Overpass closed, options open for homeless population

Local News

As the City of Knoxville begins work on their plan to create a better daytime space for the homeless population in Knoxville, many are left seeking a place to stay until it’s completed. 

Last week, underneath the Interstate 40 overpass on Broadway, sat countless tents, garbage, as well as dozens of homeless people. Tuesday, a construction site sat in their place. 

The city’s long-term plan is to pave the area, put up new fencing, add portable restrooms, and even hire a security team to open the site in the morning and close it at night. They plan also calls for contracting three social workers to assist with the issues facing homeless people and help find them a permanent home. 

    More: City of Knoxville to create new ‘day space’ for homeless people

Karen Bowdel with the Knox Area Rescue Ministries says they’ve noticed an uptick in occupancy since the work began. She says 97 percent of the men’s shelter was full last night and 83% of the women’s shelter.

“We hope this drastic change will be motivation to get people into our programs and turn their life around,” Bowdel said. 

Steven Greer, a homeless man, says “where are they going to go,” for the friends of his who won’t seek the services of KARM.

Greer says it’s important to know a lot of people are homeless because of circumstances, not because they want to be.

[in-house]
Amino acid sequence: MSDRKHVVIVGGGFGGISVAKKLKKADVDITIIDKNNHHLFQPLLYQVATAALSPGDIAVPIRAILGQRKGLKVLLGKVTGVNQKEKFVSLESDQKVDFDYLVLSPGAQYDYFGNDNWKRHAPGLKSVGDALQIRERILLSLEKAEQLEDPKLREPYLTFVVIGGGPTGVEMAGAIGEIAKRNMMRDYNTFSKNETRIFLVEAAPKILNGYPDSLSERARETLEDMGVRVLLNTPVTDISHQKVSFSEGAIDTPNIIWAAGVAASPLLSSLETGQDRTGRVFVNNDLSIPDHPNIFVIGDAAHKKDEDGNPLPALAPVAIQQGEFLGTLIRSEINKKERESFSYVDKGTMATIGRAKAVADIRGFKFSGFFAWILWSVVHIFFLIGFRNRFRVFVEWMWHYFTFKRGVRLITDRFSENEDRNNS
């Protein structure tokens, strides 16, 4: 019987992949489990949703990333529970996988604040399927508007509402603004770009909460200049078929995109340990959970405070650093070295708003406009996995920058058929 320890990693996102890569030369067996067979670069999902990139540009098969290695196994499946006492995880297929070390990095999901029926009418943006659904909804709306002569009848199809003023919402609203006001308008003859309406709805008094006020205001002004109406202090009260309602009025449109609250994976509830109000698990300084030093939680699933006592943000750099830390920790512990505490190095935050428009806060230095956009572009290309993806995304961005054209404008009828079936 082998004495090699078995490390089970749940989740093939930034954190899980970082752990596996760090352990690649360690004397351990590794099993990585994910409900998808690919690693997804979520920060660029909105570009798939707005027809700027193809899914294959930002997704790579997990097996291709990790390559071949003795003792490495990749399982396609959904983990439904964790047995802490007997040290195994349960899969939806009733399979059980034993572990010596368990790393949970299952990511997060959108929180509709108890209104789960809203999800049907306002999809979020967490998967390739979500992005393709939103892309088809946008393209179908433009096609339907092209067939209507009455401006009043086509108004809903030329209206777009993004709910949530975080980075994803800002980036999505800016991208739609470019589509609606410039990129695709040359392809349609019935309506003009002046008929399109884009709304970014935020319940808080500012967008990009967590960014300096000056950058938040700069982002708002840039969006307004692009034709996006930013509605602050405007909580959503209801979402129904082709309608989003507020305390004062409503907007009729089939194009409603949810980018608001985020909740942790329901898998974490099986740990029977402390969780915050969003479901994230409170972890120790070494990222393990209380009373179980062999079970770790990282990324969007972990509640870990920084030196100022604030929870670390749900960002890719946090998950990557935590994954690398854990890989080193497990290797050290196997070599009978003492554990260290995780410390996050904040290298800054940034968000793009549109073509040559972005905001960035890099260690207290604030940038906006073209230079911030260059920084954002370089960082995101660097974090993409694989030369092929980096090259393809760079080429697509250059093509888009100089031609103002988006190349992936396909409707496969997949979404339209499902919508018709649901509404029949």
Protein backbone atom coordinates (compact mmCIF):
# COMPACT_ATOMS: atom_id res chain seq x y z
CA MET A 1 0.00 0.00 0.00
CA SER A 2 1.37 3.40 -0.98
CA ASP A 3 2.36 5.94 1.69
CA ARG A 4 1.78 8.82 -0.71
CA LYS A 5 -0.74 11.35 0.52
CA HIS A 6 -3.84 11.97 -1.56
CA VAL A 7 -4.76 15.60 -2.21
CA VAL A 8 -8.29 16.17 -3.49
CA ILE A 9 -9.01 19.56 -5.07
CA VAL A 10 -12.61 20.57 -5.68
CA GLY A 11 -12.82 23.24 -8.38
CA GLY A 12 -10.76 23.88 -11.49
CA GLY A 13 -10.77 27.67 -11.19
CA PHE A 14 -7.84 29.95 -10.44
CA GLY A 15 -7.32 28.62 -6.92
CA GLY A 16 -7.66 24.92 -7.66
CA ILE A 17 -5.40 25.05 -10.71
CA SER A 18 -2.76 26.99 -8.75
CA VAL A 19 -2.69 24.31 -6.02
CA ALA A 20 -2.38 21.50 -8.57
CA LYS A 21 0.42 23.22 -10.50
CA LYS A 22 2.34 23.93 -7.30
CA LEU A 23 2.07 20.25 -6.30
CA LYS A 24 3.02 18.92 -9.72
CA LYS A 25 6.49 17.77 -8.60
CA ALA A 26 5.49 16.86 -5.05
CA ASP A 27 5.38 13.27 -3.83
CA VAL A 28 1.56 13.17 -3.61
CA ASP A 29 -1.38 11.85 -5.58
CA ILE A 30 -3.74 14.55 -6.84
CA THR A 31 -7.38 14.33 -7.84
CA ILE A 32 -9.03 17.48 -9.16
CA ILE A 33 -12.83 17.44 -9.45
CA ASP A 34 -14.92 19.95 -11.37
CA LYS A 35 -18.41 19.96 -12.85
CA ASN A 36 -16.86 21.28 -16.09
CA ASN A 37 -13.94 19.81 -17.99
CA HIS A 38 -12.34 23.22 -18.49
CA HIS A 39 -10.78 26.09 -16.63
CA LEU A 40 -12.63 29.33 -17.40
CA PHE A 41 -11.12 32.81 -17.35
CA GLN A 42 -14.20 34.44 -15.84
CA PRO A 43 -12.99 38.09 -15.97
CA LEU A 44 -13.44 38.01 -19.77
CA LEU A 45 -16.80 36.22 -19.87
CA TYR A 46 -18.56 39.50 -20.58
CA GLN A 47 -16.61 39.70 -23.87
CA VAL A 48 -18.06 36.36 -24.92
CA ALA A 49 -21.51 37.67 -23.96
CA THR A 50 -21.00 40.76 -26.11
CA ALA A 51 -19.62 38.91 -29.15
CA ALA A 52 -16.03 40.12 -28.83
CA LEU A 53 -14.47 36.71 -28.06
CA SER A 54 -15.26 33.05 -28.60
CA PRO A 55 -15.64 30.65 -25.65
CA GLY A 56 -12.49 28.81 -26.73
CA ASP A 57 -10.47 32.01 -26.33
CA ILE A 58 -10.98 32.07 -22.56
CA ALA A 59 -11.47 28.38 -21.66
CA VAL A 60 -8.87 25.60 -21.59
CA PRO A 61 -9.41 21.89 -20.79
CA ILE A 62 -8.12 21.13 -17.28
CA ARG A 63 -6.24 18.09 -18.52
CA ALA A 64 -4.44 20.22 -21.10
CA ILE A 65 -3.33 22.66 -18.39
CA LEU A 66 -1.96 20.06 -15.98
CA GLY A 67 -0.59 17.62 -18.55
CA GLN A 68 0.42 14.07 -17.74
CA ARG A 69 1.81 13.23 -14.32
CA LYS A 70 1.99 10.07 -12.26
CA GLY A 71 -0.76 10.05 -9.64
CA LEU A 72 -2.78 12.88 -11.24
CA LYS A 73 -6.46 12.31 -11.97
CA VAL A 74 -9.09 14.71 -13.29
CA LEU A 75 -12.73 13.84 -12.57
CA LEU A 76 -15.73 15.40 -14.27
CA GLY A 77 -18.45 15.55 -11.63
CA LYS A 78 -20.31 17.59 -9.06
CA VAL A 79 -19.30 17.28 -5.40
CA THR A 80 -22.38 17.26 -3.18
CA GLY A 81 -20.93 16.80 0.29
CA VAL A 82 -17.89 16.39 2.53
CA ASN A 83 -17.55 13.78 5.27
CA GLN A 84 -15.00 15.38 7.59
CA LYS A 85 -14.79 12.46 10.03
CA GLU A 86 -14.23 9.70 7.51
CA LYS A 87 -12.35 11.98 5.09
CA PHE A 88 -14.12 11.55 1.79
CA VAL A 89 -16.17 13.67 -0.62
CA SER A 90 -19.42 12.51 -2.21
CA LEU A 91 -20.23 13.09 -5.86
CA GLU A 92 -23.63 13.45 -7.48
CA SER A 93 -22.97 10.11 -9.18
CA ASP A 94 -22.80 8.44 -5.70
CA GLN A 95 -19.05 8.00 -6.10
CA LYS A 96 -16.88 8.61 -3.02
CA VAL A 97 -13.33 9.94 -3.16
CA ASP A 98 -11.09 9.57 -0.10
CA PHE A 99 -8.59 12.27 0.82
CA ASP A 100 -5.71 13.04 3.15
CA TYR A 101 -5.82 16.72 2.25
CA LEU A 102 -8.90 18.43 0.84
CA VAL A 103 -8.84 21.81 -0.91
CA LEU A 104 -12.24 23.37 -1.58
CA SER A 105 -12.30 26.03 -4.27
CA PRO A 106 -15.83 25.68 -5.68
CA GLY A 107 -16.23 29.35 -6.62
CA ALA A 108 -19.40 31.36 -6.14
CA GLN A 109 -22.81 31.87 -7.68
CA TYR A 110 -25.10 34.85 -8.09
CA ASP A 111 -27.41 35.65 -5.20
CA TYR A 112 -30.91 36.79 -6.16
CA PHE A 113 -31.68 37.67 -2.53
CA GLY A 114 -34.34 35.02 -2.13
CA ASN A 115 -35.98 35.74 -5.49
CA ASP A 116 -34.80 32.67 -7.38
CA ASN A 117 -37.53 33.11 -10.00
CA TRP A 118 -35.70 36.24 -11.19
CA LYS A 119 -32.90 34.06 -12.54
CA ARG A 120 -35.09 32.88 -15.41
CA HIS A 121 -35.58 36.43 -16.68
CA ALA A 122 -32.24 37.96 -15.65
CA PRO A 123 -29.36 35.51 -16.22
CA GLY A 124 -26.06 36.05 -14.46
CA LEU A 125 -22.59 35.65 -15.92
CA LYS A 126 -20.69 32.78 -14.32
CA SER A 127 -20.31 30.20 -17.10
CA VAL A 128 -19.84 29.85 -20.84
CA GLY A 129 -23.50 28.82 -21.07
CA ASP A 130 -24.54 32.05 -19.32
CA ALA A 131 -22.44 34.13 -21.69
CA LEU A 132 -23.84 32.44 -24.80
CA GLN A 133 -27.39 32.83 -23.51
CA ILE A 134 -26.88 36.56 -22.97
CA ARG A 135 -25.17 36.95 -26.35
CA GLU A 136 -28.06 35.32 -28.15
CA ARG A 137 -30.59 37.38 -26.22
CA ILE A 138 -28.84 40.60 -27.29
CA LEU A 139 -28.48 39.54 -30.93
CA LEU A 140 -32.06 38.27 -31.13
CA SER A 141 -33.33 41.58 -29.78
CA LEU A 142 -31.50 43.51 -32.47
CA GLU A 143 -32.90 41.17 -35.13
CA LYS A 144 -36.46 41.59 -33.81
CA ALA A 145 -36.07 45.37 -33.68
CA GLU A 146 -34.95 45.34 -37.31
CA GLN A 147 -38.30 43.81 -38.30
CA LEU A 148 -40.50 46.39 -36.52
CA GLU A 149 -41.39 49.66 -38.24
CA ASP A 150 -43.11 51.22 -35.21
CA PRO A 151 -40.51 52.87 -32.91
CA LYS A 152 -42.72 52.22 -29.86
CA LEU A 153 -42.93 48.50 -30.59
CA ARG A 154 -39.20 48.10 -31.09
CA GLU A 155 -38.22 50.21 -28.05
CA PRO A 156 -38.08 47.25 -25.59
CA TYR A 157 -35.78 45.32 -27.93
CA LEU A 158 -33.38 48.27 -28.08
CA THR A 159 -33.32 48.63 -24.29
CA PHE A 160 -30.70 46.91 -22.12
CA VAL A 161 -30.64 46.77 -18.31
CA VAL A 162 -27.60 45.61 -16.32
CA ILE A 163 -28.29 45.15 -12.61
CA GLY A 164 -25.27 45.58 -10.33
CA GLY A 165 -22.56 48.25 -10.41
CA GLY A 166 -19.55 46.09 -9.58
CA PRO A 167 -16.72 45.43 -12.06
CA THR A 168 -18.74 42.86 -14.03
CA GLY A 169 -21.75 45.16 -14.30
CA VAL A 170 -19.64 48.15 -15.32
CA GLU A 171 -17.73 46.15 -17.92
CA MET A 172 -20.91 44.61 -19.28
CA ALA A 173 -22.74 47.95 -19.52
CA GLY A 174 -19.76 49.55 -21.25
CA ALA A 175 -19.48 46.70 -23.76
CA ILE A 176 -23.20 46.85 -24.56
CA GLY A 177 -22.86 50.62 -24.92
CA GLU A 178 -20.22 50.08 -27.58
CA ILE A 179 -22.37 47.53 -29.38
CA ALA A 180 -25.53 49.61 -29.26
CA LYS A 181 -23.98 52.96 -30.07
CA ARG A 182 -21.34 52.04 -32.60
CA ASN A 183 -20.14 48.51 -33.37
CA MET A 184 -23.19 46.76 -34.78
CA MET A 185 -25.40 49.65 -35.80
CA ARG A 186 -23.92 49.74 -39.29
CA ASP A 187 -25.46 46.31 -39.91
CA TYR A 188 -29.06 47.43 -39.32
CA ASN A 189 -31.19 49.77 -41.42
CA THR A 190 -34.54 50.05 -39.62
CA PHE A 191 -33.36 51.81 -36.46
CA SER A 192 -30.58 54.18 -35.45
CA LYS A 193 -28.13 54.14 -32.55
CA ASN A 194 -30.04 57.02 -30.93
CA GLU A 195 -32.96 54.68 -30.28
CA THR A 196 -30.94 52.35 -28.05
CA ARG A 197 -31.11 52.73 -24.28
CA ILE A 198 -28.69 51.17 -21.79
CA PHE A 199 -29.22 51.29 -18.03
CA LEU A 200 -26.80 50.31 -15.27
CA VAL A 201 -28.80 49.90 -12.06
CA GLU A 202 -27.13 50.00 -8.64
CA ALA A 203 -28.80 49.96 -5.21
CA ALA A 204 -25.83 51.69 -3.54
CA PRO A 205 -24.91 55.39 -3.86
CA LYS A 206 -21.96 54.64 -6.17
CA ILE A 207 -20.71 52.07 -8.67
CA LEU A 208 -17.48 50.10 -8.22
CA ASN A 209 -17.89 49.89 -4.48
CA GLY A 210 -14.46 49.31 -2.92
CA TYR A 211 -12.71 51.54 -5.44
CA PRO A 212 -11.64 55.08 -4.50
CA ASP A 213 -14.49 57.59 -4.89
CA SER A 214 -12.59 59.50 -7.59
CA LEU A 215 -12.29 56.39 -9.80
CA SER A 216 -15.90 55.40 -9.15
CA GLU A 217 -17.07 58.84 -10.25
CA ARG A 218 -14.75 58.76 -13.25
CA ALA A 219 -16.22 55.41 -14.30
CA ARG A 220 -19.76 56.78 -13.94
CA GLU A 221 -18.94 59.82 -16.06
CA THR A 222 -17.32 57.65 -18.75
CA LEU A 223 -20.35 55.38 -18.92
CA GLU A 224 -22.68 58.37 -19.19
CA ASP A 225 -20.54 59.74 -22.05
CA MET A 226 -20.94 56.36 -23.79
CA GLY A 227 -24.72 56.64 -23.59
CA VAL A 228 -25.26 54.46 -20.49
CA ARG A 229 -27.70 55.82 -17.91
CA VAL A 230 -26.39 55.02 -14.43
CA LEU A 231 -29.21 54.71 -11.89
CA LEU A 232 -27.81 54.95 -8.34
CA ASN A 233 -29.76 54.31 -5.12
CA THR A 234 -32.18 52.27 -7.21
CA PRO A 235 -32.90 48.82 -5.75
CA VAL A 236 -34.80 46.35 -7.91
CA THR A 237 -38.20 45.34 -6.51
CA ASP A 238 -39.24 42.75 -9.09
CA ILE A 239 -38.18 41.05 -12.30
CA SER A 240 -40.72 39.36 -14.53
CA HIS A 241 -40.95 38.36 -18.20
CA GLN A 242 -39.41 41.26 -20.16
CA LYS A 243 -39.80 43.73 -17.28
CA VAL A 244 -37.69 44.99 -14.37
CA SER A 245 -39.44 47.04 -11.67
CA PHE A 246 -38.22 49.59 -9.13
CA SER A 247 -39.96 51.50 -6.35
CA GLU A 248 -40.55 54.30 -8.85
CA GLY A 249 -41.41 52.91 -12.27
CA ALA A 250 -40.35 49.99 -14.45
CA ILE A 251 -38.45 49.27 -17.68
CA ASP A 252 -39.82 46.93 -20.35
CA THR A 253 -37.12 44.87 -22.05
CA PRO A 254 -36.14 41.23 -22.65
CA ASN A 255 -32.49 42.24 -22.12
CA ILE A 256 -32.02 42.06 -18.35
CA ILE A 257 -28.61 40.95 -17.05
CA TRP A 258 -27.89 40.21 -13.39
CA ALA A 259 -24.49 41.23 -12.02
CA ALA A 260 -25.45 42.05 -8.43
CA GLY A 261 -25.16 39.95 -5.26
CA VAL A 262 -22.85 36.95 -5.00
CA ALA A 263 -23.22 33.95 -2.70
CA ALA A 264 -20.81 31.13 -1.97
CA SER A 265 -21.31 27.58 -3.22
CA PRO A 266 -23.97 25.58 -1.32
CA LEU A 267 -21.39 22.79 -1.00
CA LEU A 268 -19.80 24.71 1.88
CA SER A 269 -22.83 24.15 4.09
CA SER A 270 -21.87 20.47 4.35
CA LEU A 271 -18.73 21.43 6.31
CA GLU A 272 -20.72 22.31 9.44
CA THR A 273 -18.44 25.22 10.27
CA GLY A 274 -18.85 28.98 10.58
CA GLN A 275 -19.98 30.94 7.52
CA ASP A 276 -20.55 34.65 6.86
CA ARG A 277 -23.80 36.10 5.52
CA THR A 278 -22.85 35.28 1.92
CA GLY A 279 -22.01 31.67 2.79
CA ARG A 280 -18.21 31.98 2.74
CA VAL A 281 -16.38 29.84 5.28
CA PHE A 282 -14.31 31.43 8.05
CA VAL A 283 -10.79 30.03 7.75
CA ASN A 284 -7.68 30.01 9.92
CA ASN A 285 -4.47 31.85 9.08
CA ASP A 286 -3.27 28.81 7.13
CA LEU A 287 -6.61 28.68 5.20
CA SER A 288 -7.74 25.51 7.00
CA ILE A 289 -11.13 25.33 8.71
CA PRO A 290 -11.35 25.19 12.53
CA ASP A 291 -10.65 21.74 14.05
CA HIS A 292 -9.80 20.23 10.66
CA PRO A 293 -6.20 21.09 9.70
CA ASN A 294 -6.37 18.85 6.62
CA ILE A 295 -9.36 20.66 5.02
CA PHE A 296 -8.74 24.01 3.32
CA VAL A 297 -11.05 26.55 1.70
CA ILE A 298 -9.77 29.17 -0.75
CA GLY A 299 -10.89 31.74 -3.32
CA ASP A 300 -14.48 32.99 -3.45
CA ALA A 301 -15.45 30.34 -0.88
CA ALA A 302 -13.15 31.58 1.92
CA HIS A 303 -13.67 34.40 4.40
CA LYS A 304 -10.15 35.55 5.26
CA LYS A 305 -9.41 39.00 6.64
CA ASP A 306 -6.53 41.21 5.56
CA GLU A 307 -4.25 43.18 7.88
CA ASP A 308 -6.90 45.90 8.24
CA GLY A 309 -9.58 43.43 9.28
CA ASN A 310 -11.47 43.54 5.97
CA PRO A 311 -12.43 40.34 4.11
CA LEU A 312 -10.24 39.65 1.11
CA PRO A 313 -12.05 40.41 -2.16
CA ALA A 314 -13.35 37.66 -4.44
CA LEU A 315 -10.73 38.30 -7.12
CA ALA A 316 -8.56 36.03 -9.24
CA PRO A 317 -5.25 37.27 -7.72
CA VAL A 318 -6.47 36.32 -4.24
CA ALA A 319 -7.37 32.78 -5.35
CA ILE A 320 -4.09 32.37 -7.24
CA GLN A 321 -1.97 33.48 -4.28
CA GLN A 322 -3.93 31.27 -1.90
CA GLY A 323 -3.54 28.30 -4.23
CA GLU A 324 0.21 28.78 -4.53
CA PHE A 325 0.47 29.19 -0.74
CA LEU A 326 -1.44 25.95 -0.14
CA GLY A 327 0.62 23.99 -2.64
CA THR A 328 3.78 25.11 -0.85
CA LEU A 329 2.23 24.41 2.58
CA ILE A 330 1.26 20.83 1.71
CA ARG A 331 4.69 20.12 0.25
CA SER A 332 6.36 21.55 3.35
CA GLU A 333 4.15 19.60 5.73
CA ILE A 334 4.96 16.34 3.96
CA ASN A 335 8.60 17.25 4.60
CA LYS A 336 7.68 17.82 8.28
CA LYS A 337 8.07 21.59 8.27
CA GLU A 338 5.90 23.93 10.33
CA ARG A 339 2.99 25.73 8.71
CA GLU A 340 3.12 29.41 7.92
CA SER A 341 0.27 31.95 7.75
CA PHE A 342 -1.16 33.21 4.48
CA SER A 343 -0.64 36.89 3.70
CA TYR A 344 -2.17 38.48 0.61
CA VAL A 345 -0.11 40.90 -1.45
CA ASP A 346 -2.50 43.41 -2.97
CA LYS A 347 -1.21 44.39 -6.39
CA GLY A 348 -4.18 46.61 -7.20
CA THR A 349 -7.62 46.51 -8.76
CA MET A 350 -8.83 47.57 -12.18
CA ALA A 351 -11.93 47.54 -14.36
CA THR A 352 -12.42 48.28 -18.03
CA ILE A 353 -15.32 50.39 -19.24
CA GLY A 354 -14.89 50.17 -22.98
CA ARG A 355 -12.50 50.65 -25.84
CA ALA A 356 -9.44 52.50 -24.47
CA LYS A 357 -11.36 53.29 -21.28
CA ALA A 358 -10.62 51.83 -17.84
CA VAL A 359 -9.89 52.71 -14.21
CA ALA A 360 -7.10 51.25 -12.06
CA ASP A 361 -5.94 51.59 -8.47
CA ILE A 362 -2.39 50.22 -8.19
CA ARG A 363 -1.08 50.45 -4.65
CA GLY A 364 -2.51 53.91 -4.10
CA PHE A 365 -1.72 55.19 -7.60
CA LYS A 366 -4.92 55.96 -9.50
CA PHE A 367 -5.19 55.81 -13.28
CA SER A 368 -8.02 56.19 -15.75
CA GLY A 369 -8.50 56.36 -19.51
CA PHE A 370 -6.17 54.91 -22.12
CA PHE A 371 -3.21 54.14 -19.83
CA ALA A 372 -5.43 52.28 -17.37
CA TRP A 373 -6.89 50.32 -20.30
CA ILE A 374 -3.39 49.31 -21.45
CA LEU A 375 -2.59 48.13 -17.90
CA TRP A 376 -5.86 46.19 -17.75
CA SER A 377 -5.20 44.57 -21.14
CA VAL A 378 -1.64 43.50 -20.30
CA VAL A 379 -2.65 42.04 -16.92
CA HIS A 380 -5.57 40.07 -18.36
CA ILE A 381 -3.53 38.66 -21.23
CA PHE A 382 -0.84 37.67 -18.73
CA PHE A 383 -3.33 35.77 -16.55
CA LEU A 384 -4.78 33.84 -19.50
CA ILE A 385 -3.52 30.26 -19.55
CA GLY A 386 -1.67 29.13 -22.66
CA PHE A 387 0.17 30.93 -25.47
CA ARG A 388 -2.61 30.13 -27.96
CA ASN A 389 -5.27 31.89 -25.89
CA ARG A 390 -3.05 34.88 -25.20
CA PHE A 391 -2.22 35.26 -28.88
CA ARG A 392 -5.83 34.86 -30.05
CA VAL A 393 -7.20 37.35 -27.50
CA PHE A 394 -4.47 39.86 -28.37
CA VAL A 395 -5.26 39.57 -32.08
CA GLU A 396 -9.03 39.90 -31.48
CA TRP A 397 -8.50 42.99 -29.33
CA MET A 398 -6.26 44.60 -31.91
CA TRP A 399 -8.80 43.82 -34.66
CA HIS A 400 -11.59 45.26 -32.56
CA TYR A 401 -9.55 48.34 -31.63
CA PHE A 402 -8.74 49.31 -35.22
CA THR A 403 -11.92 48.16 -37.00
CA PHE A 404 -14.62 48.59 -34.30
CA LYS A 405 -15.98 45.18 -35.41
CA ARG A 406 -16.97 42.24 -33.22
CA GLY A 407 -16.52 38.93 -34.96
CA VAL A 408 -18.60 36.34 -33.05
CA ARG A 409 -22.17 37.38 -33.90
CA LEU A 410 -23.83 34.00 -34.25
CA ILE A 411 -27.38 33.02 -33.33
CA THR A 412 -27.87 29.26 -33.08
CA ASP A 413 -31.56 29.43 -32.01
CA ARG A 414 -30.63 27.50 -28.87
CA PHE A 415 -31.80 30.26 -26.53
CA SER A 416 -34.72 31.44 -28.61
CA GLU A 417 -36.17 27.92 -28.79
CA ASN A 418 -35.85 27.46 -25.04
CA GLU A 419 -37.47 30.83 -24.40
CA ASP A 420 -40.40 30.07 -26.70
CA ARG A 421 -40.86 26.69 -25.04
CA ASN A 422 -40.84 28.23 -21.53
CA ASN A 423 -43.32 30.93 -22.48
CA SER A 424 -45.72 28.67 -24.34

“People do need help in this world. Sometimes we fall on bad situations and then we get hooked up and crossed up into different things and sometimes we get stuck,” he said. 

Greer also says the improvements the city is making will be helpful in the long run. Living on the street isn’t easy, Greer explained.

“You got to stand out here, you get wet, people get sick. And me, I’m 59 years old, I just turned 59, it’s a lot harder on older people.” 

He knows some people are hiding instead of seeking help from a shelter. “I tell any kid out there today, do what you need to do in school, get an education and mind your parents because this ain’t no life to live.” 

Karen Clark has been homeless since she was 18. She says she came to Knoxville from Roane County years ago to get help, but keeps getting denied due to domestic assault and drug charges on her record. 

While Clark believes the changes are good for the people under the overpass, she also doesn’t know where to go, because she doesn’t want to go to KARM. She says she will if it gets too cold.

She explains the atmosphere under the bridge was “like family.”

“Now, it’s to the point where they just came in there and booted us out,” Clark said.  

Michael Dunthorn, program coordinator for the City’s Office on Homelessness, says his goal is to find everyone without a place to sleep a permanent, affordable home.

While he acknowledges some within the homeless population aren’t prepared to take part in programs offered by nonprofits, he believes there is enough space within the various nonprofit shelters in the city to accommodate those who lived under the overpass. 

Dunthorn says any shuffling of a homeless camp is complaint-driven and KPD officers “are not out hunting.”

In short, he says his office isn’t trying to criminalize homelessness, but rather end the problem in the City of Knoxville. 

If you would like to do something to help with the ongoing issue, he says call the organizations that work everyday to combat the issue to find out the best way to help. 

Dunthorn hopes to have the day space plan fully implemented in two-to-three weeks. 

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